If you ever wanted to touch a medieval mercenary’s three testicles, look no further.
On the front gate, the sarcophagus, and the walls of Cappella Colleoni in Bergamo, you can see the coat of arms of the Colleoni family, which consists of three testicles.
The origins of this unusual coat of arms likely stem from the etymological connection of the family name Colleoni and coglioni, the vulgar Italian term for testicles. So far, so good, but why three? Rumor has it that Bartolomeo was affected with polyorchidism, a rare congenital anomaly endowing one with an extra testicle. Appealing as this explanation may be, there is no evidence that this is the case. Besides, the same coat of arms had been in use for decades before Bartolomeo’s birth.
Nevertheless, Colleoni’s coat of arms must have caught people’s imagination, for even the occasional observer will notice that the coat of arms on the gate of Cappella Colleoni is heavily discolored. It was—and perhaps still is—commonly believed that it would be auspicious to touch the three testicles on Colleoni’s coat of arms. Even these days, it is not uncommon to see visitors rubbing them. They may not be Bartolomeo’s real testicles, but they are, symbolically speaking still his. If you ever wanted to touch a medieval mercenary’s three testicles, seek no further.
Cappella Colleoni houses the remains of Bartolomeo Colleoni (1395-1475) and his beloved daughter Medea. Bartolomeo was a famous condottiere, a captain of a mercenary army during the Middle Ages. As a mercenary, he served the longest in the army of the Republic of Venice, fighting wars throughout the territory that in due time became modern Italy.
Toward the end of his life, Bartolomeo decided to retire in his native land of Bergamo and intended to build a chapel to house his own remains. The chapel was to be built in the medieval quarters of Bergamo Alta, replacing the existing church’s sacristy. However, Bartolomeo’s reputation as a ruthless man preceded him, and the local clergy was not taken with his idea. True to his belligerent self, Bartolomeo ordered his men to attack and destroy the sacristy. In one fell swoop, he freed up space for his chapel and sent a powerful message to his adversaries.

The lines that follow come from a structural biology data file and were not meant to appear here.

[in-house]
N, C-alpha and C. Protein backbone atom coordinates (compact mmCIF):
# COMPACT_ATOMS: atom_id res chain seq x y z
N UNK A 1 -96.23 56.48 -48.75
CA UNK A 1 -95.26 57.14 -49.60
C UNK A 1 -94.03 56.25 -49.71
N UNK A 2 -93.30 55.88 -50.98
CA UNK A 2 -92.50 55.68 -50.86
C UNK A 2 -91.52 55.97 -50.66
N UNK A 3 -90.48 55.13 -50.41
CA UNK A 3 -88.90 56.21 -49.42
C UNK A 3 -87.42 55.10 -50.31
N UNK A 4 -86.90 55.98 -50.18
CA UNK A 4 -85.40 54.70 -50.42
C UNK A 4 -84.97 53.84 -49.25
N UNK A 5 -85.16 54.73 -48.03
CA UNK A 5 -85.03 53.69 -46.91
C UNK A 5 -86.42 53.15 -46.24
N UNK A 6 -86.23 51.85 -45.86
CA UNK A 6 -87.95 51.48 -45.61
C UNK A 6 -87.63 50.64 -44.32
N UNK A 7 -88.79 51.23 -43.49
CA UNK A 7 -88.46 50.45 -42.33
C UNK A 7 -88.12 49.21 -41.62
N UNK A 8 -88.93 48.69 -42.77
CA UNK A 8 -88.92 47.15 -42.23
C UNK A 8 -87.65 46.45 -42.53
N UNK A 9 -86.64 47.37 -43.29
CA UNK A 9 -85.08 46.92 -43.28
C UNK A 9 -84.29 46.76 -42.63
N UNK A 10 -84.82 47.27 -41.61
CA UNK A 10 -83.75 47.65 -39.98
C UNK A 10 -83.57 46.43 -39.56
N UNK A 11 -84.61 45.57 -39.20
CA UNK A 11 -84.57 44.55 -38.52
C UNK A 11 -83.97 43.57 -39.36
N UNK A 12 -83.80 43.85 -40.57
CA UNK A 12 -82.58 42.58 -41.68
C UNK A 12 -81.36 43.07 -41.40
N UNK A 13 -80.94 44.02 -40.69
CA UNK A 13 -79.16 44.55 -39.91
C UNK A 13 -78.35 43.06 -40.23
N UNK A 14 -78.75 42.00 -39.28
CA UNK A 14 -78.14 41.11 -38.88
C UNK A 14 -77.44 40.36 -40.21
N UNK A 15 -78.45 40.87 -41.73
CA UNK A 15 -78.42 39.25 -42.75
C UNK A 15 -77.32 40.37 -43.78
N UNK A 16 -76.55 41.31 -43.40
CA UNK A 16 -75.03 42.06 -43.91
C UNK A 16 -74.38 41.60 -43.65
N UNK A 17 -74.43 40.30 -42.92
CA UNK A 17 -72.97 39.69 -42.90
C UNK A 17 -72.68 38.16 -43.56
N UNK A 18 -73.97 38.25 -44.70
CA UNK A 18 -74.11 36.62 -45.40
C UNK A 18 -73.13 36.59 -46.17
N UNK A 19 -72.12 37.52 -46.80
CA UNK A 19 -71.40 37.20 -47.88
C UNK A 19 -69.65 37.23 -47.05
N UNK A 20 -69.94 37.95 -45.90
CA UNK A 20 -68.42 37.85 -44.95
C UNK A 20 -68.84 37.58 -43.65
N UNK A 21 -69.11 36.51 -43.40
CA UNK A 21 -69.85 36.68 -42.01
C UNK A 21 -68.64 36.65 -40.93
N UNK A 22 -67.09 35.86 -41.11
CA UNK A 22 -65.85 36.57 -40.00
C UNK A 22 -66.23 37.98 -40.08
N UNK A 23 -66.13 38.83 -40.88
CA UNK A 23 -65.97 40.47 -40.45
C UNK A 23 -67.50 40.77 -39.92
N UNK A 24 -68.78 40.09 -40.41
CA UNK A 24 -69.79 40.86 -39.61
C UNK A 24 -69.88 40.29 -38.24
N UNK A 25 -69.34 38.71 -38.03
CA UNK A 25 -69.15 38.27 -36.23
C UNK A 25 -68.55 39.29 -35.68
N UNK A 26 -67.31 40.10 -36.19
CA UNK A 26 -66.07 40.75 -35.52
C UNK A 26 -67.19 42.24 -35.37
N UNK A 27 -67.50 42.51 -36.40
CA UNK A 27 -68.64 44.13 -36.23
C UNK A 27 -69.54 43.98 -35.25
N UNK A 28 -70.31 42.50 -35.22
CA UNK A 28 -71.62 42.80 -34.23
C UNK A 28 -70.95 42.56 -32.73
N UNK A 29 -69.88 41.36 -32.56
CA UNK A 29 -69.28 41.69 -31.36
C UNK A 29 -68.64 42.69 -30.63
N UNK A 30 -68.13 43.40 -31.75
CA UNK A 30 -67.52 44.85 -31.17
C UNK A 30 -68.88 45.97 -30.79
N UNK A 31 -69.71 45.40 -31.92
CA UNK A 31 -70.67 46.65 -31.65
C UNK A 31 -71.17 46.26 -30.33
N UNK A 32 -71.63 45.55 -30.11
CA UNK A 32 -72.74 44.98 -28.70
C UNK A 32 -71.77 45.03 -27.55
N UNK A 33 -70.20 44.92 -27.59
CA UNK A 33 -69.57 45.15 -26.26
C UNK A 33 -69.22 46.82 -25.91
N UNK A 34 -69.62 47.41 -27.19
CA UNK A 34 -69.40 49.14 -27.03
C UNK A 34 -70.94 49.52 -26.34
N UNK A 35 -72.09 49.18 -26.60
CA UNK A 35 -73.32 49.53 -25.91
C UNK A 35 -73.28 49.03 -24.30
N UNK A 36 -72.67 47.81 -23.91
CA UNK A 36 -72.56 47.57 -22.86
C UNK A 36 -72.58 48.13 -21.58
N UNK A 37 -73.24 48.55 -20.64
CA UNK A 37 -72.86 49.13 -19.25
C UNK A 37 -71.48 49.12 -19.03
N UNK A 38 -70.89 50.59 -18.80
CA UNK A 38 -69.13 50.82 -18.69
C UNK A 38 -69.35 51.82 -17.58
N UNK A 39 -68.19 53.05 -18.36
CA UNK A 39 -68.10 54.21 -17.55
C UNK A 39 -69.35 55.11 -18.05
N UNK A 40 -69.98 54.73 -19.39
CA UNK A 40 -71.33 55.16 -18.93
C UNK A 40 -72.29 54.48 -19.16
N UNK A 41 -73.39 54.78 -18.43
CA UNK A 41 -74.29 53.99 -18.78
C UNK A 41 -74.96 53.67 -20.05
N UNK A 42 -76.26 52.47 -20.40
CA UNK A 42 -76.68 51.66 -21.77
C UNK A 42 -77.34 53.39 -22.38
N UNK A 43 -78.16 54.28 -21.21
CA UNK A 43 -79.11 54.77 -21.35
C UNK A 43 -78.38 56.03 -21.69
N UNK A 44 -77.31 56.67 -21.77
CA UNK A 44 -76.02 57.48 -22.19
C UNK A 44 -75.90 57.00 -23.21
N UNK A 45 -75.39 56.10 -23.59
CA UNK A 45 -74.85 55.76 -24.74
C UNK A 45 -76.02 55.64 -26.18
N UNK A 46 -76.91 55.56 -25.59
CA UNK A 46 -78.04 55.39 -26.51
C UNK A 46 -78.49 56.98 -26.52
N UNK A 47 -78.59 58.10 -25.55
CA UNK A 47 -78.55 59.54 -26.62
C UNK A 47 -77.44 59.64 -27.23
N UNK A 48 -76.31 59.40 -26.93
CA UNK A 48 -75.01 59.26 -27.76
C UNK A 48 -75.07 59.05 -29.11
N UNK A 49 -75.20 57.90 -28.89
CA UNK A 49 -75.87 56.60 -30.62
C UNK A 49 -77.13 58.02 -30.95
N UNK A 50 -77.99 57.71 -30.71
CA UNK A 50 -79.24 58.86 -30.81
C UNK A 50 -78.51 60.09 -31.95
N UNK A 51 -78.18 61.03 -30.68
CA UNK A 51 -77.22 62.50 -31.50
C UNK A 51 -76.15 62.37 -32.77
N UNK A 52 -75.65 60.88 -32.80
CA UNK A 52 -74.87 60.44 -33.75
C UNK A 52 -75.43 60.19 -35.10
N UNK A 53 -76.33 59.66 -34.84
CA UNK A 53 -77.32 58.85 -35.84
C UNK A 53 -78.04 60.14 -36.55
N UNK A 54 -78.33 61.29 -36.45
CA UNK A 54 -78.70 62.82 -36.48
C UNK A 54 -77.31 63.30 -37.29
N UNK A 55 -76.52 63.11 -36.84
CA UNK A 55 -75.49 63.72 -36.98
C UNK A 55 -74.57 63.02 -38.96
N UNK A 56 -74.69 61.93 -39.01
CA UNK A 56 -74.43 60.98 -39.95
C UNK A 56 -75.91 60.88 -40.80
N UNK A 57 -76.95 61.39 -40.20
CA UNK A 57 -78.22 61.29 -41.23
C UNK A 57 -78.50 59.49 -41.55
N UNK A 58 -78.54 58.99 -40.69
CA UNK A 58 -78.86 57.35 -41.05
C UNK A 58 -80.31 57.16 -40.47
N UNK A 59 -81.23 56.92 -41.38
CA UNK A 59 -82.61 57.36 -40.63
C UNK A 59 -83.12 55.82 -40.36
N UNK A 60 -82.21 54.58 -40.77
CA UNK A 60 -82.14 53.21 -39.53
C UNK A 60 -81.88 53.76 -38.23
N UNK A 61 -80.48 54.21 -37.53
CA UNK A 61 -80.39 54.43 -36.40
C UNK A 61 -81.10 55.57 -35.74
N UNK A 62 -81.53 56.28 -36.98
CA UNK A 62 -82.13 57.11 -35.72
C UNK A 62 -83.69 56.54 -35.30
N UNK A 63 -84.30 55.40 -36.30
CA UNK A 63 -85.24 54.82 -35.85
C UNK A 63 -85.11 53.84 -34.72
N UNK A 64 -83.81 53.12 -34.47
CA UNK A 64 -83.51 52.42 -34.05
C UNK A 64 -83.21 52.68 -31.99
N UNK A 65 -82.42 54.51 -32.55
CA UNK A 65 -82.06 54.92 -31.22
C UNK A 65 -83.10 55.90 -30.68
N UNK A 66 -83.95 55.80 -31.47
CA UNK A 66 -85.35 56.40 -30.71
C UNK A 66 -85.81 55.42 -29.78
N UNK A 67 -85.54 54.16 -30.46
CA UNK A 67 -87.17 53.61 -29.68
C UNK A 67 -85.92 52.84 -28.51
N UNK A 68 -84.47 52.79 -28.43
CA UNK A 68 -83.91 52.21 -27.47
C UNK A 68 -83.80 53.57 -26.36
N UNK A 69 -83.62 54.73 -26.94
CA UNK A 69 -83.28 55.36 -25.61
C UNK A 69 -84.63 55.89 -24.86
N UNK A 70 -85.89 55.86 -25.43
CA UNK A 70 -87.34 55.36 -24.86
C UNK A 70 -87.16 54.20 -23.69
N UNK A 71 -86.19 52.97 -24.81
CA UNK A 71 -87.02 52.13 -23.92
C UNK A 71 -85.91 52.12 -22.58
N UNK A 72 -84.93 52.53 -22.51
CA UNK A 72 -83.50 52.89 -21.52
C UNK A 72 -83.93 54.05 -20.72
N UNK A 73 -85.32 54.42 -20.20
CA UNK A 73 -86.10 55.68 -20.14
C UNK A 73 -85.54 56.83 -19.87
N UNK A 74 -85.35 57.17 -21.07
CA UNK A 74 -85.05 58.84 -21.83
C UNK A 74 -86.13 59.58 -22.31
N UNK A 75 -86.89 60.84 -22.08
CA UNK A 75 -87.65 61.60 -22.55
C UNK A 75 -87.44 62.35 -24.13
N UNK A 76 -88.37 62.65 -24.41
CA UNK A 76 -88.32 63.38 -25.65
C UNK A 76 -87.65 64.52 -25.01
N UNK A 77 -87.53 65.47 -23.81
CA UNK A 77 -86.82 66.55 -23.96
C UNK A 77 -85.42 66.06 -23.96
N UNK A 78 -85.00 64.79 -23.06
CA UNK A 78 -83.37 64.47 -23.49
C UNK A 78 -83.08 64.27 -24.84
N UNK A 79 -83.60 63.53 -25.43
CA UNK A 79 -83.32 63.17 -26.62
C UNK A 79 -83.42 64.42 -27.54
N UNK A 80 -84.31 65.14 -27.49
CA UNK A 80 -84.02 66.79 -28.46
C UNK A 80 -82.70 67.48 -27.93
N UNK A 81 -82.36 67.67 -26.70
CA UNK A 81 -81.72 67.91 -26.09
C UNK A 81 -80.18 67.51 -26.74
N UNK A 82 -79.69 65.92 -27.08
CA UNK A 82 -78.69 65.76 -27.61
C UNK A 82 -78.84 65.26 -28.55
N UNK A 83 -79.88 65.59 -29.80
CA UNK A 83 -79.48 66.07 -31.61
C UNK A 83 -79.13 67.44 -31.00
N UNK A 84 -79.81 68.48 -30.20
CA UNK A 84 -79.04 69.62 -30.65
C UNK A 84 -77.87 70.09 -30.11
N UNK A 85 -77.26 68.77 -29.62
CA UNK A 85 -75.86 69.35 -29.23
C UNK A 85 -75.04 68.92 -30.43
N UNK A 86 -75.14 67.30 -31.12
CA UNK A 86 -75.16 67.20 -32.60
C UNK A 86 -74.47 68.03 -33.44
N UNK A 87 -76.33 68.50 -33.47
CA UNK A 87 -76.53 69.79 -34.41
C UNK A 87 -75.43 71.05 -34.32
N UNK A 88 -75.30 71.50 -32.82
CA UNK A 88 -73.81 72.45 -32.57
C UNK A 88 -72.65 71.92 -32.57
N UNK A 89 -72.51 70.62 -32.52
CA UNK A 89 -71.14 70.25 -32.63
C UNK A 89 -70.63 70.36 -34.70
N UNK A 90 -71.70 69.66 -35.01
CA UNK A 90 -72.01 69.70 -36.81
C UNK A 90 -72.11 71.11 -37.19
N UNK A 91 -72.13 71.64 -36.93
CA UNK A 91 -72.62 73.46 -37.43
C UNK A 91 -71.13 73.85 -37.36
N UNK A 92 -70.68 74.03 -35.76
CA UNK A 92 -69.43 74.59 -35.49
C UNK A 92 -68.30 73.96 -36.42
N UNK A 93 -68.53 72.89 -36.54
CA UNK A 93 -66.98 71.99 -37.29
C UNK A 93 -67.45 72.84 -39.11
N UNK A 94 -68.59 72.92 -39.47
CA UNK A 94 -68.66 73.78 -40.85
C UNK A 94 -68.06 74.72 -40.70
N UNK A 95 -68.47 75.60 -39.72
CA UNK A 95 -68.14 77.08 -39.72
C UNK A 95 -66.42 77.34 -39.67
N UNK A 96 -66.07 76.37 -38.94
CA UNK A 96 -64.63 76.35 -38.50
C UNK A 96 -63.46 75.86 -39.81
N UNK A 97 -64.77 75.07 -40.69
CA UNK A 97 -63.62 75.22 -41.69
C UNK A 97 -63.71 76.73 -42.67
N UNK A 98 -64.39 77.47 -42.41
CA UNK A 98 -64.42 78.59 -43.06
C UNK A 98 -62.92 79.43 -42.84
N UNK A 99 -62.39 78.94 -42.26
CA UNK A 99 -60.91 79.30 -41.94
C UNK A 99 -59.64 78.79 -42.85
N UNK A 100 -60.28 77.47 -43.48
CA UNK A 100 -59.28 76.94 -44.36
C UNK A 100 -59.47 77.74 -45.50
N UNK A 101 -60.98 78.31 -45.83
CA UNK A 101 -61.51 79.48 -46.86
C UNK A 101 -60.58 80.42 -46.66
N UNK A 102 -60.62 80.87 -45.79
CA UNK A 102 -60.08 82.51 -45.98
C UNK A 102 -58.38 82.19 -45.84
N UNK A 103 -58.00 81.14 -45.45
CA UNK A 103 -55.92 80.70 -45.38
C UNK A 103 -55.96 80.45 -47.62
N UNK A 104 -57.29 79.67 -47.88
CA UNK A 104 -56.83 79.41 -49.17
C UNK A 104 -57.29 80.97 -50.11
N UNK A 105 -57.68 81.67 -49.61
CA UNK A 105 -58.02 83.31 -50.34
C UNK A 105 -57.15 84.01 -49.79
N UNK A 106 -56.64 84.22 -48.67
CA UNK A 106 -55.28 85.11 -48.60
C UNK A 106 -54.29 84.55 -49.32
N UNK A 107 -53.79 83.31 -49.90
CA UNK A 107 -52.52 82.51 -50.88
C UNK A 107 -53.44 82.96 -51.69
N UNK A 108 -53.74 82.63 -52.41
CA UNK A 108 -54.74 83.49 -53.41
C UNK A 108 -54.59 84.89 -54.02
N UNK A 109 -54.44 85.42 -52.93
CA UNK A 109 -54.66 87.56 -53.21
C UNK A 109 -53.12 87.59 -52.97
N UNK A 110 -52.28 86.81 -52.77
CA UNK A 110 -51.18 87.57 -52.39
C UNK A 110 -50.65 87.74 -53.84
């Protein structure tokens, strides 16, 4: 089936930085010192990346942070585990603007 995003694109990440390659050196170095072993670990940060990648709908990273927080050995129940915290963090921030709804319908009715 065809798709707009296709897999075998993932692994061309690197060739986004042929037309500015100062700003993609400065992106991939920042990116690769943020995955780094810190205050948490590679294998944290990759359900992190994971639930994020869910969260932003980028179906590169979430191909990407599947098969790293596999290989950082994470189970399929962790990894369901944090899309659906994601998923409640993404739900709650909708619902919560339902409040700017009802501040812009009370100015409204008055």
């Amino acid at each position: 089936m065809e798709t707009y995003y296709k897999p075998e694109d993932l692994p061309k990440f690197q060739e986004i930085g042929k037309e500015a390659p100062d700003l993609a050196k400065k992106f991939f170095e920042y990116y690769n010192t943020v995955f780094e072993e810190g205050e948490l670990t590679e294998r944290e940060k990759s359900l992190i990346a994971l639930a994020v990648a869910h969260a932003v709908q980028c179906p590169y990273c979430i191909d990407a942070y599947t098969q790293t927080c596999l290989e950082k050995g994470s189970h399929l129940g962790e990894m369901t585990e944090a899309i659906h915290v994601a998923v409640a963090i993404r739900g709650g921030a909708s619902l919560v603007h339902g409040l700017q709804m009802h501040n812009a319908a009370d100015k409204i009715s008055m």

Architect and engineer Giovanni Antonio Amedeo oversaw the building of the Cappella Colleoni between 1472 and 1476. The chapel was to fit in with the surrounding buildings, yet Bartolomeo expected the building to stand out for its beauty. The architectural solutions adopted by Amadeo took the shape of a square building, consisting of a central hall and a small room with the altar, which on the one hand is a stylistic continuation of the nearby basilica (for example, the choice of covering and the colors of the façade) and, on the other hand, it imposes its spatial pre-eminence by overtaking, along the axis of the square, the porch of the adjacent basilica. Confirming the spatial and artistic primacy of the monumental chapel is the façade, whose rich decorative composition is the synthesis of the combined use of chromatic, plastic, and architectural elements that recall the classical, Romanesque, and Renaissance styles.
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